This reminds me of my mother's experiences in Transnistria, although quite different from "J"'s. After spending some time in Mogilev, surviving a bout with typhus, she and her parents were 'bought' by a Ukrainian farmer and taken some 40 or 50 kilometers away to a hidden farm where they survived until 1944. She was never allowed out of doors while her parents worked from dawn until dark. She had no friends, no toys, no books, nothing, and as she describes this period, she was almost completely cut-off emotionally. Years later, when I tried to get her to discuss some of what happened during this period, she could or would not tell me any more than I already knew. Similarly, of the time that "J" was hidden during the Nazi selections, he too would not discuss in detail what happened to him between 1941 and 1944, and how his parents had saved him, and had explained it to him when he was old enough to understand.

This way of life, if it can be called such, continued on until sometime in 1944 when rumors began that Jewish organizations, assisted by Itzhak Artzi and his perilous, yet free movements from Bucharest to Mogilev, were planning to take Jewish orphans up to age eleven to Palestine. Since the Jews in Ladjin had no way of knowing when their suffering in the camps would come to an end, most felt it would be better to send their children to Palestine, where at least they might have some chance of survival. However, many of the children were not exactly orphans.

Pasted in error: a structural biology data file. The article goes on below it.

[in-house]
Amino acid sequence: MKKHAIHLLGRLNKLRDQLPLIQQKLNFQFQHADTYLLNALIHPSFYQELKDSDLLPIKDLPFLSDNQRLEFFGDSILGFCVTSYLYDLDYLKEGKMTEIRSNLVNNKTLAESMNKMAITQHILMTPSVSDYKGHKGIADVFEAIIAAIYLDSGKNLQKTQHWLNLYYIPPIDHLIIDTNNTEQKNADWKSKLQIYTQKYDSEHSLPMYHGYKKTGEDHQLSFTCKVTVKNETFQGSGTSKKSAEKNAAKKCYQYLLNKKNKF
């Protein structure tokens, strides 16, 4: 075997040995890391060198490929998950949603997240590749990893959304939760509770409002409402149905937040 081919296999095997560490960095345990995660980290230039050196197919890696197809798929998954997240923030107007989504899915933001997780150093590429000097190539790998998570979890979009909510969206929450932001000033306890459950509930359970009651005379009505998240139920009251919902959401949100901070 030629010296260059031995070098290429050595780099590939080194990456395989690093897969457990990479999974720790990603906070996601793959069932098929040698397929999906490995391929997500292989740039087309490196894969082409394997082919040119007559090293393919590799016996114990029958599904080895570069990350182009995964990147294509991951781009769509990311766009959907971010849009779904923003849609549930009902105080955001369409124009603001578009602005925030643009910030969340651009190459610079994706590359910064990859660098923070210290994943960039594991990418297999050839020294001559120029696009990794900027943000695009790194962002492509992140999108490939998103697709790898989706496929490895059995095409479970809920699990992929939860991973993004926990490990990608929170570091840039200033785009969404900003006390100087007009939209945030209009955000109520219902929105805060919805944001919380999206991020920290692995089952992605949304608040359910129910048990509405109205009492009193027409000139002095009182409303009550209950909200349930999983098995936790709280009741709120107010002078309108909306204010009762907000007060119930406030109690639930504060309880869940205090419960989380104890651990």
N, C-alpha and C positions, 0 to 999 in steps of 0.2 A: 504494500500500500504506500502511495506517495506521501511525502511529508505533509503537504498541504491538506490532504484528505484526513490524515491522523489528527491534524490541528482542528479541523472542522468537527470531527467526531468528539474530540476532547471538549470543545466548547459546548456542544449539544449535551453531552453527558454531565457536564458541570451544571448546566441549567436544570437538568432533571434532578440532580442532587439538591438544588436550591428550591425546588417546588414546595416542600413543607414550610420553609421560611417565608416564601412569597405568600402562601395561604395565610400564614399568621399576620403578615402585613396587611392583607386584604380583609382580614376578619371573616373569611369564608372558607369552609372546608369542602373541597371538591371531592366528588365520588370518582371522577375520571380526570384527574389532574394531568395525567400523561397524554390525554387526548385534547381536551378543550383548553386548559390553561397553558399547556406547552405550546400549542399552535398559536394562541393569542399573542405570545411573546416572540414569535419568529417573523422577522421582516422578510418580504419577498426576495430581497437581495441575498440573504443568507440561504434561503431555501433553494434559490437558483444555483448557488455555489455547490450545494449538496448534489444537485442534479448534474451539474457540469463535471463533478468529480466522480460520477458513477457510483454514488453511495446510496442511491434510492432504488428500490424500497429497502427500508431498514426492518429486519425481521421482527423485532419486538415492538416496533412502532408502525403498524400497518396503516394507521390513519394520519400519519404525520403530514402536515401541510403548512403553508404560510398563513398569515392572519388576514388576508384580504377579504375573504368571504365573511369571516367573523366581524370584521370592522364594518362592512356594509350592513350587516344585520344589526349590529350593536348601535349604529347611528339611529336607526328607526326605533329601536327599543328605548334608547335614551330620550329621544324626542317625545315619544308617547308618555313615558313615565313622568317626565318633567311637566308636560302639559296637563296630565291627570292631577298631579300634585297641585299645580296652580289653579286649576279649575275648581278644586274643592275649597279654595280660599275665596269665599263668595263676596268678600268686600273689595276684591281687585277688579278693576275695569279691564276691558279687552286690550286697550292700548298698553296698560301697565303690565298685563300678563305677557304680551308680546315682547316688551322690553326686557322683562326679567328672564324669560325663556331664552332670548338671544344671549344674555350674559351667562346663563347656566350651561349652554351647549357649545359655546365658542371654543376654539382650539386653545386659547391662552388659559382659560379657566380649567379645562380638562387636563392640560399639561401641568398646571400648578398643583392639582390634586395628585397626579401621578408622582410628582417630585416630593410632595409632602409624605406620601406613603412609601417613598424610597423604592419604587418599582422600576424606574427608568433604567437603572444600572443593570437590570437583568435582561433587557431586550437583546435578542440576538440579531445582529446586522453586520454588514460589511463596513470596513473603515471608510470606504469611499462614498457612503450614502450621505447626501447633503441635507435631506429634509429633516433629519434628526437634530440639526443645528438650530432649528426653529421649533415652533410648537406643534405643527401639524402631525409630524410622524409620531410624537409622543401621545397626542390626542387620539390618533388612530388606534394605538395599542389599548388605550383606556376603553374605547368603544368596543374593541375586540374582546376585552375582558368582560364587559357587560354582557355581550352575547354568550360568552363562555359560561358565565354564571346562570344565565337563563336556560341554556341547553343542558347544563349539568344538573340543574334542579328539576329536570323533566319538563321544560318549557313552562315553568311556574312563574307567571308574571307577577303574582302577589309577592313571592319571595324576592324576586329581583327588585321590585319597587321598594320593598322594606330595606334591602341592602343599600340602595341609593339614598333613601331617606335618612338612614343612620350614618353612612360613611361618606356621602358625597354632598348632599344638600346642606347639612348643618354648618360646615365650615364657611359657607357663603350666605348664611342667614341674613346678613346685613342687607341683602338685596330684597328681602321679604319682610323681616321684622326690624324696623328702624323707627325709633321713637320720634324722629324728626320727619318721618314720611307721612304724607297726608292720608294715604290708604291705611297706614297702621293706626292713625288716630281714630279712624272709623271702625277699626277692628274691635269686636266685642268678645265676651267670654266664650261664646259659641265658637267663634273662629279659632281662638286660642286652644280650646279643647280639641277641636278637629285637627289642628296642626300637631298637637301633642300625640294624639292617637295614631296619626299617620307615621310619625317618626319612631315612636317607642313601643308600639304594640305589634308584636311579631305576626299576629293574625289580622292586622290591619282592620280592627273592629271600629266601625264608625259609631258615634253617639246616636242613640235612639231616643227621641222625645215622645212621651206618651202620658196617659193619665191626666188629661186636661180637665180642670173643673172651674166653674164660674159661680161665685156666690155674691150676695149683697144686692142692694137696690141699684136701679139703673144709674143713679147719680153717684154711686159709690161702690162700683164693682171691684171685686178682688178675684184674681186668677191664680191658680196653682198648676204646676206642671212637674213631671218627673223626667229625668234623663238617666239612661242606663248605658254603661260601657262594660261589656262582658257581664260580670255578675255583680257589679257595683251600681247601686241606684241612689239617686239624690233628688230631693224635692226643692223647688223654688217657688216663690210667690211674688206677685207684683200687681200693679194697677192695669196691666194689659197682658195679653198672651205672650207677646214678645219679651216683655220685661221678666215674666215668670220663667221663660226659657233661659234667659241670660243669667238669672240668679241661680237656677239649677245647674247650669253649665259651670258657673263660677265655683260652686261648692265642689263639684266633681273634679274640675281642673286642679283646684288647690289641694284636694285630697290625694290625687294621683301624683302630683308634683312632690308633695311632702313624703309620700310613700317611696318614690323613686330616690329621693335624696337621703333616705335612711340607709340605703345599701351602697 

"J"'s parents decided to send him to Palestine and so the brain-washing and indoctrination began; by teaching him the names of real people who had died, such as an "Aunt Sarah," his mother's name, who had died from typhus and an "Uncle Jacob," his father's name, who had been shot by the Germans. In this way, when asked what had happened to those people according to their names, "J" would answer truthfully, so to speak. "J" was sent with an "older" cousin, aged seven, by horse and carriage to Mogilev. There, he was placed in an orphanage, and soon after they were sent to the train station in Mogilev to travel on to Romania. In Ataki, the train was stopped by Nazi investigators to see if the children were really orphans. Each train car contained an old Jewish woman who was assigned to watch over the children. In this transport there were approximately 2,000 children.